Will Nepali Congress band together with Maoist forces in transitional justice issues?

Following the Supreme Court order to register a case against Prime Minister Pushpa Kamal Dahal, war-era Maoist leaders have come together against the decision. Nepali Congress has also indicated to stand in favor of Maoist forces.

NL Today

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Kathmandu: Nepal’s grand old ‘democratic party’ Nepali Congress on Tuesday clearly hinted that it will stand together with Maoist, radical communist forces, in transitional justice issues. 

Nepali Congress leader Ramesh Lekhak said that transitional justice issue is not concerned to any government or political party, instead it is an issue that should be addressed by the state. 

His remark comes in the wake of Nepal’s Supreme Court order that allows the registration of writ petition against him for deaths during Nepal’s decade-long insurgency. 

Speaking to journalists at Singha Durbar, the administrative hub of the country, he said that the Supreme Court had already decided that the transitional justice issues should be solved through the transitional justice process.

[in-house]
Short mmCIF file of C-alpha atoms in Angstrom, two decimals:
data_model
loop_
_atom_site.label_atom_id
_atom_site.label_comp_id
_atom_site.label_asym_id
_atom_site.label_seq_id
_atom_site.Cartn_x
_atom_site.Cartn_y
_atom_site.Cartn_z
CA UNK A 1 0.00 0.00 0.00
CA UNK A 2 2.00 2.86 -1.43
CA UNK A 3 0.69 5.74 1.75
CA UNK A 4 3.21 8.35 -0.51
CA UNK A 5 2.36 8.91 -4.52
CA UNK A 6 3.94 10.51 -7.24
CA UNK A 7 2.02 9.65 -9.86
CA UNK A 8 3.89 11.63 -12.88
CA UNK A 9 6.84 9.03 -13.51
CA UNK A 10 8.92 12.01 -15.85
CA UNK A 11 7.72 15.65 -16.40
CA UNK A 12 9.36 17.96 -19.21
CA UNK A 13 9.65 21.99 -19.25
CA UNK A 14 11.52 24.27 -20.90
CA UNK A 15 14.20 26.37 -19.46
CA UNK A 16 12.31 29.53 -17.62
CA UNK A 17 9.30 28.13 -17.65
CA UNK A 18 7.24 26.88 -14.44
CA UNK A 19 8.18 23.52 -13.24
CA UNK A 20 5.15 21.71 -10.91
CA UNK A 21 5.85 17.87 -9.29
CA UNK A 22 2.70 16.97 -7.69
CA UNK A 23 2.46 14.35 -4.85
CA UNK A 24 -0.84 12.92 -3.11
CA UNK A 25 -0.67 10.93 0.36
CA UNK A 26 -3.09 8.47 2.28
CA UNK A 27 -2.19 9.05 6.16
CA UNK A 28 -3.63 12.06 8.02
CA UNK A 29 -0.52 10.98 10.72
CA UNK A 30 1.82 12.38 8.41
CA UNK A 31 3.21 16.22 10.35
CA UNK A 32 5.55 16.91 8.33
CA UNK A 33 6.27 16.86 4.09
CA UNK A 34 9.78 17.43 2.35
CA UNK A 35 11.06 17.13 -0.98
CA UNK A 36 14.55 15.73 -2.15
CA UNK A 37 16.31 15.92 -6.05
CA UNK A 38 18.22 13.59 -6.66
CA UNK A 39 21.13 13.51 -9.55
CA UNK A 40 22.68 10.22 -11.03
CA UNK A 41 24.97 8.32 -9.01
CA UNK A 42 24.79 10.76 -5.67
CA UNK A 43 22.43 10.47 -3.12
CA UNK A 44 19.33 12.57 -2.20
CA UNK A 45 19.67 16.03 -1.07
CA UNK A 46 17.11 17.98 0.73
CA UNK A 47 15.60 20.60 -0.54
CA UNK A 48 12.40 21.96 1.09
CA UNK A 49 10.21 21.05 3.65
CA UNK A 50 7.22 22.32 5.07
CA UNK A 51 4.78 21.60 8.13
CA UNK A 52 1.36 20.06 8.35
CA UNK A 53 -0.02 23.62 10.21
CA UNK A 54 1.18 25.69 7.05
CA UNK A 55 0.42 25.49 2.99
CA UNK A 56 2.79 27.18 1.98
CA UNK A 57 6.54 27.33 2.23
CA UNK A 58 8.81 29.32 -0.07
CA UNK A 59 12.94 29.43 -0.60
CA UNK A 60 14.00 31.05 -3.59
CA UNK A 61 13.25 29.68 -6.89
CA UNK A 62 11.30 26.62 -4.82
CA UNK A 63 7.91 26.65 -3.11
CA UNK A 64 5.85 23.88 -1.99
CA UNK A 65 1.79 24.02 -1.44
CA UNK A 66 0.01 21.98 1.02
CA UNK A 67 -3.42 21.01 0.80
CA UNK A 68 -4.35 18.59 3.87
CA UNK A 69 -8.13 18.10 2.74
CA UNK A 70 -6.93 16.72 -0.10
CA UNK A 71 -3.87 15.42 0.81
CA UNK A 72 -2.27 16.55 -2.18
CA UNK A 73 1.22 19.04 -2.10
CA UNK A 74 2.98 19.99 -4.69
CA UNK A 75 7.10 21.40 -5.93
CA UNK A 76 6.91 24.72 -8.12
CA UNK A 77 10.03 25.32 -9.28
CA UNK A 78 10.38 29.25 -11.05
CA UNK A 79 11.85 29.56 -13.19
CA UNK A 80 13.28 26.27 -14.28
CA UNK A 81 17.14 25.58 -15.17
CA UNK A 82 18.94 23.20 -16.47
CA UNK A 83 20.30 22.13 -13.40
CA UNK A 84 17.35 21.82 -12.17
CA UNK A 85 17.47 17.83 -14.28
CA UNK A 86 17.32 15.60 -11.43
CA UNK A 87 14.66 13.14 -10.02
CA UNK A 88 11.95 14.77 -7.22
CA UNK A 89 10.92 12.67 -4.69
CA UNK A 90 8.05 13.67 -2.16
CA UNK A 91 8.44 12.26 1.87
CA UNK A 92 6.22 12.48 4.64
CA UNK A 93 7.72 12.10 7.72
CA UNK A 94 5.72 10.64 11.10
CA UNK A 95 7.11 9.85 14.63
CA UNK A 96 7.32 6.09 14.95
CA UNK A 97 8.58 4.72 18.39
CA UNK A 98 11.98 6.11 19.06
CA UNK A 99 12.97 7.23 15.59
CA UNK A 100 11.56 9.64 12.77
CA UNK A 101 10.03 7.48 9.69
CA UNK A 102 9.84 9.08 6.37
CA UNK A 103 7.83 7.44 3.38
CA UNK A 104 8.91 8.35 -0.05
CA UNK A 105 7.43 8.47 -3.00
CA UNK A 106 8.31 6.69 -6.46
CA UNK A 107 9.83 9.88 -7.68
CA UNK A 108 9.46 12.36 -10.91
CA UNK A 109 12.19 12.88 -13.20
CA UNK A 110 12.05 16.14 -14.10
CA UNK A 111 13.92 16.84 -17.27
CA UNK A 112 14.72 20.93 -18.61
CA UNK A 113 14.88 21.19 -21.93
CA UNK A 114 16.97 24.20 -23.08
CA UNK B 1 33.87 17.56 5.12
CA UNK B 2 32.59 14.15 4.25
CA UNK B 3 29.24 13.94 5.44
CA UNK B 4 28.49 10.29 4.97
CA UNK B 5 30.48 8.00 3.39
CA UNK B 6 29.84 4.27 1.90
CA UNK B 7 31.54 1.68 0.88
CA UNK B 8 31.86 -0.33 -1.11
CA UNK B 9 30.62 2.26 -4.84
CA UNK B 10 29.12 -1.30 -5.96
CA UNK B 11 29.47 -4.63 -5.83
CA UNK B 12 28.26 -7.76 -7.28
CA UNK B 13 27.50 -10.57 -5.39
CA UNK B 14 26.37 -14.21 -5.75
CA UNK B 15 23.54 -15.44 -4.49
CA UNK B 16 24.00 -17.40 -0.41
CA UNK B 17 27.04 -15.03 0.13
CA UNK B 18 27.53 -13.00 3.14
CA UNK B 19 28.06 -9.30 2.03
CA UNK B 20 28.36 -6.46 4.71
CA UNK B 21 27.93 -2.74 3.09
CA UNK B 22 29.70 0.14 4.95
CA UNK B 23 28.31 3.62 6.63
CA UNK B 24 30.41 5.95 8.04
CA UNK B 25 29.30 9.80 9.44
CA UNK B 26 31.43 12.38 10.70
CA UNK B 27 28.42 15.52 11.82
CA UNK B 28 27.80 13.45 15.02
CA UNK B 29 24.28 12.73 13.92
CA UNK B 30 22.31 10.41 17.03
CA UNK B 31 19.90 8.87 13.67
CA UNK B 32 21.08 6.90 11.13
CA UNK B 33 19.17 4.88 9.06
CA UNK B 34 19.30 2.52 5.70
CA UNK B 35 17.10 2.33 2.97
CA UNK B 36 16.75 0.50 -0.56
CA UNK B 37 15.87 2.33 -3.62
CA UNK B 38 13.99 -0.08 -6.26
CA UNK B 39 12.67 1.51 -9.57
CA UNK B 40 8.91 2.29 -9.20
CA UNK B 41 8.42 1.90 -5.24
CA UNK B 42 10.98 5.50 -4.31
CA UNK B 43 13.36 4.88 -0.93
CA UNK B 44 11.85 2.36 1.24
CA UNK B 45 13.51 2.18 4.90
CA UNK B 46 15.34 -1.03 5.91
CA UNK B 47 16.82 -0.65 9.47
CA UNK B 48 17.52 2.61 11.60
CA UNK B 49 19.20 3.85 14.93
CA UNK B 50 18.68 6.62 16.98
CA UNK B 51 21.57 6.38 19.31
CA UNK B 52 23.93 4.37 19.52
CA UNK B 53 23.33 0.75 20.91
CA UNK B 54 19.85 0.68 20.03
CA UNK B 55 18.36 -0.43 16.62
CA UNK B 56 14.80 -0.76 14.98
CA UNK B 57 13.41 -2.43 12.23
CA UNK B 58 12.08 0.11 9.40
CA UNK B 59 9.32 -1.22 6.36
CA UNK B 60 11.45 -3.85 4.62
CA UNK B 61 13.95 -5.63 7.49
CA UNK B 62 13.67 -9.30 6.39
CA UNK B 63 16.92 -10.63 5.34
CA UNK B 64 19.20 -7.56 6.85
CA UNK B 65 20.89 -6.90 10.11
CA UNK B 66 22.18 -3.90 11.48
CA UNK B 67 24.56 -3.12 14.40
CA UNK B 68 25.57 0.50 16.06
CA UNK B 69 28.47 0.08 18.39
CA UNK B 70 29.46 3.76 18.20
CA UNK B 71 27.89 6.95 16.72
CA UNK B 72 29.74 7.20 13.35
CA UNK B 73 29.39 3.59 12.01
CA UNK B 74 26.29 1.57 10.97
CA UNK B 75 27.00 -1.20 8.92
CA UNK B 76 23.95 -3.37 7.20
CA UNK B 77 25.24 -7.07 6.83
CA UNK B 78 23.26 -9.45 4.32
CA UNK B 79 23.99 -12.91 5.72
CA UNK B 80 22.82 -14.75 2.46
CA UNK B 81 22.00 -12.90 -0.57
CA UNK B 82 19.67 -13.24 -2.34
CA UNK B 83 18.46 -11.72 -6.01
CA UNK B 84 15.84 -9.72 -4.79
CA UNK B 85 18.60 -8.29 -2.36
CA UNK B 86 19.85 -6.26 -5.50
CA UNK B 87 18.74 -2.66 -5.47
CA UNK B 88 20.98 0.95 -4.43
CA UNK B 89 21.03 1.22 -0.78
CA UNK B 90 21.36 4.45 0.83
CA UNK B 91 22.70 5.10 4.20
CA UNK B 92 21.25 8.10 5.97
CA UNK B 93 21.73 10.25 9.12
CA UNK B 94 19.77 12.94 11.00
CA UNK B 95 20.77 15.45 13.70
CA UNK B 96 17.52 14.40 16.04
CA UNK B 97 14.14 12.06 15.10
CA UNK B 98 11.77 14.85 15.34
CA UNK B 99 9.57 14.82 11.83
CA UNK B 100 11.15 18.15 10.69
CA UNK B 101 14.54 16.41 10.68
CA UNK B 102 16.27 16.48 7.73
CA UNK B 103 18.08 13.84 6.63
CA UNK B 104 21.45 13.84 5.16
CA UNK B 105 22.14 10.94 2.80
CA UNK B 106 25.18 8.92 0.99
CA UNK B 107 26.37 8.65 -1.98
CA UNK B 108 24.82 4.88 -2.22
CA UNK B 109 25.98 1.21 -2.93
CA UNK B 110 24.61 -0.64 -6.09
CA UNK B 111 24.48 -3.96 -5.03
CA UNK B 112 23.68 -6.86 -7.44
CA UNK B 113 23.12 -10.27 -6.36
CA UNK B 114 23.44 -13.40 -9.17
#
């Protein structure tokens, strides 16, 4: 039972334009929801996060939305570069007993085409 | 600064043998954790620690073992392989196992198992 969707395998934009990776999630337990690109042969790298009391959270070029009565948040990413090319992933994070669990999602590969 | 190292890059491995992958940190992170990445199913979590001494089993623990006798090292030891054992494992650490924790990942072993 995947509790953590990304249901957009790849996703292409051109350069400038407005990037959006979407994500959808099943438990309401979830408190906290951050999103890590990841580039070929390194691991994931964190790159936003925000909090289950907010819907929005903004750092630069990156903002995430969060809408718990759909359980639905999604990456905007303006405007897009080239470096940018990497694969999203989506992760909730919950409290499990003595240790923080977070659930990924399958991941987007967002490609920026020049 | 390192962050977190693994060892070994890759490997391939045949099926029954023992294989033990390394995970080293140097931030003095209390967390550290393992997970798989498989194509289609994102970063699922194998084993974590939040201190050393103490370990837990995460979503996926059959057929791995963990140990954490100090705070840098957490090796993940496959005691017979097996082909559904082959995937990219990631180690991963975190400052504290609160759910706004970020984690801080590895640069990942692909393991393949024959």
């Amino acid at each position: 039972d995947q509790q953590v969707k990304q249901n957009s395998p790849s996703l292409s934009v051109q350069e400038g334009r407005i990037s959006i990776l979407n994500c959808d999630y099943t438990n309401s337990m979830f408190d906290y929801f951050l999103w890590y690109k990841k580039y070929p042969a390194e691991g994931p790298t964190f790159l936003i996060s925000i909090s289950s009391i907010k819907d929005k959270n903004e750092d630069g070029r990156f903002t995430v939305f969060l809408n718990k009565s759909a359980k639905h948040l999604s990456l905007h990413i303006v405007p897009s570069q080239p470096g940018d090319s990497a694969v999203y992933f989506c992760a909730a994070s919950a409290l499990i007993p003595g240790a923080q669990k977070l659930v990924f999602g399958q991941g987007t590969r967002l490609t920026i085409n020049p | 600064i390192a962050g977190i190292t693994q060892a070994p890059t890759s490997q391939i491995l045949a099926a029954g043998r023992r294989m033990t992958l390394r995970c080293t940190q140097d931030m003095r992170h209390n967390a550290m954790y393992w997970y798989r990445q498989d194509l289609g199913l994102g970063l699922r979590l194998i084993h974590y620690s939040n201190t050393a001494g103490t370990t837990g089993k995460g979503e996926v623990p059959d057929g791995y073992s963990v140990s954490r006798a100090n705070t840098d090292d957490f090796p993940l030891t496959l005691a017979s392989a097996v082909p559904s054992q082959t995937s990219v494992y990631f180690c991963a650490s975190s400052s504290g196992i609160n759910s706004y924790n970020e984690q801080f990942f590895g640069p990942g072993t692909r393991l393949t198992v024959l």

He, however, did not explicitly describe why such a process remained pending for decades after the Comprehensive Peace Accord, an agreement signed in 2006 by the Government of Nepal and then Communist Party of Nepal (Maoist) to end the conflict. 

It is the responsibility of the state to ensure justice to victims and families of victims of all the incidents that occurred during the conflict-era, he said. “It is responsibility of the state to logically conclude all the issues. State includes government, parliament, all political parties and even the Supreme Court.”

There has been negligence from our part. Justice and compensation process has remained pending for a long time, he further said. However, all the issues should be resolved through transitional justice arrangements.

On Sunday, Moaist leaders had also expressed similar views on the issue. In the statement signed by party Secretary Dev Prasad Gurung, Maoist had strongly objected to the Supreme Court order and dubbed the move against the process of ‘judicial review’.

The Maoist chair in January 2020 had said he would take the responsibility for the killings of 5,000 people during the conflict, not all of 17,000 deaths. While the wartime atrocities including killings, disappearances, rapes, and torture still remain unaddressed, political parties in Nepal are mostly indifferent to the demand for justice. 

After 17 years of the Comprehensive Peace Accord, Nepal’s Supreme Court on 3 March had  ordered to register the writ petition submitted to the Court against Maoist Chair Dahal.

In April 2014, Nepal’s parliament had endorsed transitional justice law, setting up a Truth and Reconciliation Commission and a Commission of Investigation on Enforced Disappeared Persons. The both agencies, however, have been heavily politicized and no actions have been initiated against any alleged perpetrators.